TALK ABOUT IT: Discuss this post on Facebook

 

Update April 16, 2012: Transit Board Hotel and SeatMate are now available in the TriMet App Center.

Bibiana McHugh

I have worked in TriMet’s Information Technology Department since 1997 and currently lead a team of innovative web developers and analysts as the IT Manager of Geographic Information Systems and Location-Based Services. I lead several open data and open source software initiatives including opentripplanner.org, maps.trimet.org, rtp.trimet.org, developer.trimet.org, trimet.org/apps. After initiating collaboration with Google for the first release of Google Transit, I helped pioneer the now worldwide standard General Transit Feed Spec (GTFS). I received my degree in Geography from the University of Kansas.

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“QR codes” coming to stops and stations

An example of a QR code at a shelter.

Jeremy Ferguson is TriMet’s Customer Information Manager.

Soon, riders with smartphones will have one more way to get real-time arrival information when they’re out and about.

Last fall, we began posting barcodes (known as “QR” or “Quick Response” codes) at bus stops and rail stations.

If you have an internet-enabled smartphone, you can scan these codes to get real-time arrival information, schedules and an area map. You just need to install a free QR code reader app.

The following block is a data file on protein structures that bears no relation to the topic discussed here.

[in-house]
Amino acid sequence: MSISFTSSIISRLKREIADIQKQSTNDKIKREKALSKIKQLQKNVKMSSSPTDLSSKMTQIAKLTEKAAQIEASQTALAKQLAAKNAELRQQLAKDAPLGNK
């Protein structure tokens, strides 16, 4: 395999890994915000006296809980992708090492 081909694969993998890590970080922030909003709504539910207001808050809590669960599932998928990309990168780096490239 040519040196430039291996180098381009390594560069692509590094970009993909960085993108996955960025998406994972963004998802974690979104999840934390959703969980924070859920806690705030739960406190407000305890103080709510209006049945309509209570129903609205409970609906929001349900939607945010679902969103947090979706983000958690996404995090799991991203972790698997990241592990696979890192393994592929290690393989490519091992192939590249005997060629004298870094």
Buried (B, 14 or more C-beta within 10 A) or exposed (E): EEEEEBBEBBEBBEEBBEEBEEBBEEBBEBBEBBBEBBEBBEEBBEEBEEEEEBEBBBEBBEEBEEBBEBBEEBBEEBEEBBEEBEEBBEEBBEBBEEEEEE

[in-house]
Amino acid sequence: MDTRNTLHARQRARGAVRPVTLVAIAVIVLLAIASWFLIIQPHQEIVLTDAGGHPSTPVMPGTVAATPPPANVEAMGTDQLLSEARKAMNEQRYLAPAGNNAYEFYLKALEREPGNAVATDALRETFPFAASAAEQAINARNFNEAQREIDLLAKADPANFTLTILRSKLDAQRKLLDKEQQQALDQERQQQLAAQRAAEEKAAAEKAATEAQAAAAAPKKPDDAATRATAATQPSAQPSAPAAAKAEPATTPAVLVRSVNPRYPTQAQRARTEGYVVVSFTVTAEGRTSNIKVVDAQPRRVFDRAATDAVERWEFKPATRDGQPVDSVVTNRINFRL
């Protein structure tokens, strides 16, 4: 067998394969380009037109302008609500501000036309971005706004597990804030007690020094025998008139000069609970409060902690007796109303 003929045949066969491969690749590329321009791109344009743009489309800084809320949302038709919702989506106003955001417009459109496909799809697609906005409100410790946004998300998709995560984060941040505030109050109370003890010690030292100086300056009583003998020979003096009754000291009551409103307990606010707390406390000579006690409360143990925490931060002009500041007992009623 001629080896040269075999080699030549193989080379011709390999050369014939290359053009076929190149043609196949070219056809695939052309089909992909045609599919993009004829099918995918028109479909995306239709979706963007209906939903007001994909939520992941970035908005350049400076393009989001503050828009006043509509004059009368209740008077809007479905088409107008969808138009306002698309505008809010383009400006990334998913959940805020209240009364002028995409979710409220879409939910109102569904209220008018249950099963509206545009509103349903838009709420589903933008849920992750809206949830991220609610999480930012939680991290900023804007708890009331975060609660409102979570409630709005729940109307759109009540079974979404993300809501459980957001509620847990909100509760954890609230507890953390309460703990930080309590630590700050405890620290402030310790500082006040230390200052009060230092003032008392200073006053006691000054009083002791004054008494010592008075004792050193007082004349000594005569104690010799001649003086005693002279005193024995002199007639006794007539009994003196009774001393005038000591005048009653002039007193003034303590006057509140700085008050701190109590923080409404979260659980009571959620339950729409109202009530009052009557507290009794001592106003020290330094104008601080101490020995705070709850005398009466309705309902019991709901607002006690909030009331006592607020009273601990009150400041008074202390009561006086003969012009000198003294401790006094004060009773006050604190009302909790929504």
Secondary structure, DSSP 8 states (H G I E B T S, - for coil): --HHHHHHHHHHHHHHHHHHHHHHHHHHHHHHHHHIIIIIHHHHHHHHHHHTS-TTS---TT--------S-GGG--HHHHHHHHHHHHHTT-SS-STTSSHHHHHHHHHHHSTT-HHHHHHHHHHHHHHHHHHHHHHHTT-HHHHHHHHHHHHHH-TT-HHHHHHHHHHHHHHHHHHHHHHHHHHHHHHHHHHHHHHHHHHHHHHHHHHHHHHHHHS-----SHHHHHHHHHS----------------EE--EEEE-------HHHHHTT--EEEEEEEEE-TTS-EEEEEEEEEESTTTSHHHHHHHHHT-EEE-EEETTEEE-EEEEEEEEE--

Our customer information team is rolling out QR codes gradually, at bus stops with shelters first. By September, all bus shelters with printed schedules will have them, as well as all MAX and WES stations.

Of course, you can always use m.trimet.org, our mobile website, to get real-time service information. Just like many of the apps in the TriMet App Center, it finds your current location automatically using your phone’s GPS feature. For everyone else with regular phones, you can call or text.

If you use QR codes at your stop or station, we want to know what you think and how it’s working for you. Email us at mobile@trimet.org with your feedback.

DISCUSS THIS ON FACEBOOK: Do you use QR codes? Will you use them to get arrival information?

Jeremy Ferguson

I work in TriMet’s marketing department managing on-street customer information. I oversee the production and distribution of brochures and schedules, customer information displays at stops and stations, and electronic information display content.

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Next-generation Trip Planner combines transit, walking and biking

Preview the new Portland Regional Trip Planner
Bibiana McHugh is TriMet’s IT Manager of Geographic Information Systems and Location-Based Services.

Last Saturday, I had the pleasure of delivering the keynote at the Pacific Northwest Drupal Summit at PSU, where I announced the beta release of TriMet’s new Portland Regional Trip Planner, the first of its kind for a U.S. transit agency.

What makes this Trip Planner different? For the first time, you can get transit, biking and walking directions in a single itinerary—something not even Google Maps does at this time. So not only is it easier to plan multimodal trips, you can get more efficient routes, which cuts down on your travel time.

Here’s what you can do with it:

  • Plan trips combining transit, biking and walking, in a single itinerary
  • Specify your biking preferences for quickest, flattest or safest routes
  • View an elevation chart of your trip
  • View car-sharing locations, so you can easily plan transit or bike trips to Zipcars
  • View up-to-date bike routes and walking paths